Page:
Clive Staple Lewis is a known writer, renowned scholar, and lay theologian. He is recognized for over 30 works written in a genre of fiction and non-fictional Christian apologetics that is still cited by many philosophers and apologetics. One of C. S. Lewis’s religious works, A Grief Observed, was dedicated to his deceased wife Joy Davidman, and was published in 1961 under a pseudonym but was released under his name two years later.
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The book comprised of four notebooks employed by the author to express his feelings towards exploring his grief and trials of living joyless life without his spouse. Though being a theologian and a mature Christian instills a keen perception of the future, the author is torn out of his faith and is to face unspecified phenomenon exposing his faith to testing.
The book A Grief Observed describes the state of one’s mind exposed to grieving and suffering. There is a hypothesized question of whether human nature allows a person to lead a healthy life after experiencing a commotion of the spirit. The story is based on the real event of Lewis’s life, specifying the case of his wife’s death named “H” (her first name was Helen) throughout the series of reflections from his notebooks.
The work portrays the state of spite and perplexity in respect of God after H’s demise and the impressions of living without her. The period of mourning affected his spirituality, causing him to reflect a lot on what God sent him. Eventually, he established his revolutionary perception of God: true love was a precious dowry he managed to experience.
Grief is an unrestrained process everyone encounters once in a while. It is believed that cultural identities and the worldview, in general, affect the perception of misery and death because they influence one’s mentality first. Many researchers state that cultural context plays a role in interaction with social and psychological factors that establish the level of bereavement reception, especially in the case of losing a loved one (Smid et al., 2018, p.1051).
It means that depending on the culture, whether people suffer a lot or reconcile with someone’s death and move on. The cultural norms become substantial when it comes to bereavement. For instance, in a patriarchal culture losing a father implies losing the head of the family and brings much distress to the relatives.
C. S. Lewis used to have an atheistic position; however, his conversion to Christianity happened later, but it was a long-termed process of letting faith into his life. He resisted accepting faith, love, and feeling till the death intruded and made him vulnerable. Therefore, his world deemed, and according to Fuchs (2018), “The world of the bereaved person has changed profoundly: It appears darkened, homeless, alienated, even permeated by death” (p. 44). He resisted feelings but gave up on his way of learning why God gave him this long-term trial. However, the resistance made the transformation of grief into joy possible. His grief is conditionally divided into anger, mourning, and acceptance resembling gratefulness.
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The first period of anger makes the writer always feels “a door slammed in your face and a sound of bolting and double-bolting on the inside. After that, silence” (Lewis, 1961, p. 6). Therefore, Lewis (1961) had reservations about relationships with God, stating that in the moments of blissfulness, one always feels God’s presence, while bereavement lacks the sign of Him. The second period of mourning was less bitter because the author did not address hatred towards God but hoped to renew his faith. Finally, he realized the connection between God and his spirituality perceiving grieving as a way of healing one’s soul and embracing it as a gift as loving his wife was a joy for him.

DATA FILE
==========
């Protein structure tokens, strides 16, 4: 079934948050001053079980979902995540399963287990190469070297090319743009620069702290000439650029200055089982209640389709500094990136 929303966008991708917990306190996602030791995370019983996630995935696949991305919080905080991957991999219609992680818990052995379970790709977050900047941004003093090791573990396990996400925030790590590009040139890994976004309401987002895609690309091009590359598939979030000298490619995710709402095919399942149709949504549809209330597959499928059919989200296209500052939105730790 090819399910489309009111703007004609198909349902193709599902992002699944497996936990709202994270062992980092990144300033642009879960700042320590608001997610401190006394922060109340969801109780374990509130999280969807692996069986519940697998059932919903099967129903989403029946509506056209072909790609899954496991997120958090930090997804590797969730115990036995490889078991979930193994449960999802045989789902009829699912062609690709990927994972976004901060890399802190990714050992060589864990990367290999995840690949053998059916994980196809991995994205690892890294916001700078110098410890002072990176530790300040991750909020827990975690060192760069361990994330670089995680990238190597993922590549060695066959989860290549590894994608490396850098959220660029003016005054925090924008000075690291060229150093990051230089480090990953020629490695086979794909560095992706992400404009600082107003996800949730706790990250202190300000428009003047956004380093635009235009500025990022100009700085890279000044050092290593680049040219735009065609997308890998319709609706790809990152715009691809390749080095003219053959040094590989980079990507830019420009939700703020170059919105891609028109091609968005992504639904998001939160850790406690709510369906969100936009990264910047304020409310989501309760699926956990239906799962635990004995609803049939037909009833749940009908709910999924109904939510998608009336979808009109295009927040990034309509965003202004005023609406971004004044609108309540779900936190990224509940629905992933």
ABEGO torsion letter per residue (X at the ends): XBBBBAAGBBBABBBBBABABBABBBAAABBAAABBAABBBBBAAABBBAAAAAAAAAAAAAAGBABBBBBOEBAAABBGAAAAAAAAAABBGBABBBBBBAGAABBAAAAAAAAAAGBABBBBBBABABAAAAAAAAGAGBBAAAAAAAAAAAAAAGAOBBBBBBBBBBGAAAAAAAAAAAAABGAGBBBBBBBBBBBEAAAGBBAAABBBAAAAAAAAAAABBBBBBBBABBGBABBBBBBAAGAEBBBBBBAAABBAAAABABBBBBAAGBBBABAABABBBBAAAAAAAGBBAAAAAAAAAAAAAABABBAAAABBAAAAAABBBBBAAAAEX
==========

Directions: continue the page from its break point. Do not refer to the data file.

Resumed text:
I firmly believe that religion and cultural surroundings affect our ability to percept the hardships. I relate myself to a cultural identity not according to my nationality but to religion, specifically to Christianity. Being a religious person, I went through similar stages of grief that led me to the realization that people should trust in God’s plan as His intentions imply only the valuable lessons. Moreover, at the stage of resistance and anger, there always should be hope and belief in the face of difficulty.
To my mind, bereaved people should seek help from others to adjust to new circumstances so that they could guide us through the pain. I consider that each human being must find joy in the days spent, especially with the loved ones, and perceive any lesson as a thing bestowed form above. When it comes to death, I must understand that it is a part of life, and I have to go through it to learn another lesson. This is how my cultural identity played a part in establishing my attitude towards grief and death.
In conclusion, it is necessary to mention that each person confronts death and grief regardless of the faith one belongs to. However, everyone’s faith and beliefs get tested according to someone’s intention, and the choice is up to people: whether they choose to accept and move forward or to grieve. Perhaps, some people even need to overcome the traumatic events to transform into the one with a different outlook on life. Eventually, the grief reflects the presence of love in one’s life and makes one feel alive.
Fuchs, T. (2017). Presence in absence. The ambiguous phenomenology of grief. Phenomenology and the Cognitive Sciences, 17(1), 43-63.
Lewis, C. S. (1961). A grief observed. HarperCollins Publishers.
Smid, G. E. et al. (2018). Toward cultural assessment of grief and grief-related psychopathology. Psychiatric Services, 68(10), 1050-1052.